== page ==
int x = 10;
Assembly a = Assembly.Load("mscorlib");

Type t1 = typeof(int);
Type t2 = x.GetType();
Type t3 = a.GetType("System.Int32");
Type t4 = Type.GetType("System.Int32");

Console.WriteLine(t1 == t2);
Console.WriteLine(t2 == t3);

Console.WriteLine(t3 == t4);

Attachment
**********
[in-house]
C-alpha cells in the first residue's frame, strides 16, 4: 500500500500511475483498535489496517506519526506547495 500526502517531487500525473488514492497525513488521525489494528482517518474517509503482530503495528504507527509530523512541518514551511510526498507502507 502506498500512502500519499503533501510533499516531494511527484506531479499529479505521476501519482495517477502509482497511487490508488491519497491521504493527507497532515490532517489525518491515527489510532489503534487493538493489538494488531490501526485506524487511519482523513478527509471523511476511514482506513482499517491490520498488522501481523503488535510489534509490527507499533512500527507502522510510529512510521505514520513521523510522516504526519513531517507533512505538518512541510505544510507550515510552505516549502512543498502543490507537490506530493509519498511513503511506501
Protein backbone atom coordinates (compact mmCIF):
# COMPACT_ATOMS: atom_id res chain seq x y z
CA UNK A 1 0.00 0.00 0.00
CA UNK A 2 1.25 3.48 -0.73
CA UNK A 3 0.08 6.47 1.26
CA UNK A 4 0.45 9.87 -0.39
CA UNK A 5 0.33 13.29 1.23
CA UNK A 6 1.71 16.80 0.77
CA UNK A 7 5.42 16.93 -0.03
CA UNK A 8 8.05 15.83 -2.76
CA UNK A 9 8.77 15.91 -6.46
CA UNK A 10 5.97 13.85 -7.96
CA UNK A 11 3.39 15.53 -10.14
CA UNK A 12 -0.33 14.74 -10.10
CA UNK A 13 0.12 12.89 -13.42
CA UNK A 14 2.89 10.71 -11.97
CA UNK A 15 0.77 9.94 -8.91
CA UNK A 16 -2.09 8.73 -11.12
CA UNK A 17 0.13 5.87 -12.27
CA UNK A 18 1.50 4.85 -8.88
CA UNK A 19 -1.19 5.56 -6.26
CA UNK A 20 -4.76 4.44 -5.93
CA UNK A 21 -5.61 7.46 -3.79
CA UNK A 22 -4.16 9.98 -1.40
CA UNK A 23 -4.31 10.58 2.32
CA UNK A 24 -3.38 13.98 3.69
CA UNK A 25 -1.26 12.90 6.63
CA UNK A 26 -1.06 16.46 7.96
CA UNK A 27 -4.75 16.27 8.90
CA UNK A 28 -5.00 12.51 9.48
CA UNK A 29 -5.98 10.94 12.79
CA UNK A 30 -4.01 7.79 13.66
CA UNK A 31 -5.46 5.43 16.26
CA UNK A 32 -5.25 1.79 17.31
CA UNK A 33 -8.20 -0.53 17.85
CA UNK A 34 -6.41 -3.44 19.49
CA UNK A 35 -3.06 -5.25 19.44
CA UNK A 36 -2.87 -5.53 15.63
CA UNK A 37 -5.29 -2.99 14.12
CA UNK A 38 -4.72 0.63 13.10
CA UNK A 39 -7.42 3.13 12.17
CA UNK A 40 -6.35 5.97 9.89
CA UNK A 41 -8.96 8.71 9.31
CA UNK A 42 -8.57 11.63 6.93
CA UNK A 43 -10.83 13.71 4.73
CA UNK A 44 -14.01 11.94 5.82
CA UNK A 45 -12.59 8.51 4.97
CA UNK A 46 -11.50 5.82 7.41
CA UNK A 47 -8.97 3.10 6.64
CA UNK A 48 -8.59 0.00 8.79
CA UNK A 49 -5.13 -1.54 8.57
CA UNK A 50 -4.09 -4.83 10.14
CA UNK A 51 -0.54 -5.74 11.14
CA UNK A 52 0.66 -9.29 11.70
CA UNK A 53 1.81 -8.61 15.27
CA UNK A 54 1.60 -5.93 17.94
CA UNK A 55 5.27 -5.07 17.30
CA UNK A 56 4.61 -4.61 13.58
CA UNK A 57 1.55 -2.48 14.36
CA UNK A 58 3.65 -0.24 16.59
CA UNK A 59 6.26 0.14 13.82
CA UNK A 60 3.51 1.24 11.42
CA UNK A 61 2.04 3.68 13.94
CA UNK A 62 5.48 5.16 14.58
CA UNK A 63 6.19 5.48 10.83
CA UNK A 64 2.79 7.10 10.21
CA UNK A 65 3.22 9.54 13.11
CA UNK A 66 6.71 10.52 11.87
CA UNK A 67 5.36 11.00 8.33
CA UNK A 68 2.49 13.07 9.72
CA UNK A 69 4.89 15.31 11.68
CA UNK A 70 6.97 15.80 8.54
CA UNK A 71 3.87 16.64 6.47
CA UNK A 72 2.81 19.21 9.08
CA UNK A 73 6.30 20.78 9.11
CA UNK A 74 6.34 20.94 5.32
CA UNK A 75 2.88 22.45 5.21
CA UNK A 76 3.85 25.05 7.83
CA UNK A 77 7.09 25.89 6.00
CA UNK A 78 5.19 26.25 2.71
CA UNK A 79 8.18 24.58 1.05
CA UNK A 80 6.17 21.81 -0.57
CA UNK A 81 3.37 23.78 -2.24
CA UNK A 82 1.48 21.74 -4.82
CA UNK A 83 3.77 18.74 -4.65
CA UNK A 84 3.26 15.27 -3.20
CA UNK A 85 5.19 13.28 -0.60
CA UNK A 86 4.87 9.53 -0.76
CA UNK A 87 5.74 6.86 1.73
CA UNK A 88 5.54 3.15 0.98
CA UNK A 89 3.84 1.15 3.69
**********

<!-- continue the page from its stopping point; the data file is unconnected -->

All of the equality comparisons will evaluate to true and, assuming that Type's Equals method is transitive (as all Equals implementations are supposed to be), then we can infer that t1 == t2 == t3 == t4. Loading t1 is the most efficient, t2 is a close second, and t3 and t4 are horribly inefficient. t3 is slightly more efficient because it only searches mscorlib.dll, whereas t4 searches all loaded assemblies. In fact, in a little test program I wrote, t2 is twice as slow as t1, t3 is 100 times slower than t2, and t4 is twice as slow as t3.